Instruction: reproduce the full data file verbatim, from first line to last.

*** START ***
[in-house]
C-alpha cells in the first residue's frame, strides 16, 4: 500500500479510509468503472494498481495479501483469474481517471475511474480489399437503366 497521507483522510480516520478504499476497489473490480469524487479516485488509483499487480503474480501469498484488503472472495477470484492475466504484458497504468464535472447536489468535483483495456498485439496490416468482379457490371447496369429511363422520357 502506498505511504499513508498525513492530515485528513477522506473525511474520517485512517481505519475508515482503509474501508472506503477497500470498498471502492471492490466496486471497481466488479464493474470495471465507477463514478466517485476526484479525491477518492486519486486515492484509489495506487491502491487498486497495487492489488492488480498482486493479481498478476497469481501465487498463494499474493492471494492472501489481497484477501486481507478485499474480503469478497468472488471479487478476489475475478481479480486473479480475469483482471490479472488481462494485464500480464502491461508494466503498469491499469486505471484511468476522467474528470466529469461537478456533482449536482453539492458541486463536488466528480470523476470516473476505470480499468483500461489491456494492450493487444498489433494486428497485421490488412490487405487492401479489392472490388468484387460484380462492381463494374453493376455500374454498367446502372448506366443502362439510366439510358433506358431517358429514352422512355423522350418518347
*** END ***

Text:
[in-house]
C-alpha cells in the first residue's frame, strides 16, 4: 500500500479510509468503472494498481495479501483469474481517471475511474480489399437503366 497521507483522510480516520478504499476497489473490480469524487479516485488509483499487480503474480501469498484488503472472495477470484492475466504484458497504468464535472447536489468535483483495456498485439496490416468482379457490371447496369429511363422520357 502506498505511504499513508498525513492530515485528513477522506473525511474520517485512517481505519475508515482503509474501508472506503477497500470498498471502492471492490466496486471497481466488479464493474470495471465507477463514478466517485476526484479525491477518492486519486486515492484509489495506487491502491487498486497495487492489488492488480498482486493479481498478476497469481501465487498463494499474493492471494492472501489481497484477501486481507478485499474480503469478497468472488471479487478476489475475478481479480486473479480475469483482471490479472488481462494485464500480464502491461508494466503498469491499469486505471484511468476522467474528470466529469461537478456533482449536482453539492458541486463536488466528480470523476470516473476505470480499468483500461489491456494492450493487444498489433494486428497485421490488412490487405487492401479489392472490388468484387460484380462492381463494374453493376455500374454498367446502372448506366443502362439510366439510358433506358431517358429514352422512355423522350418518347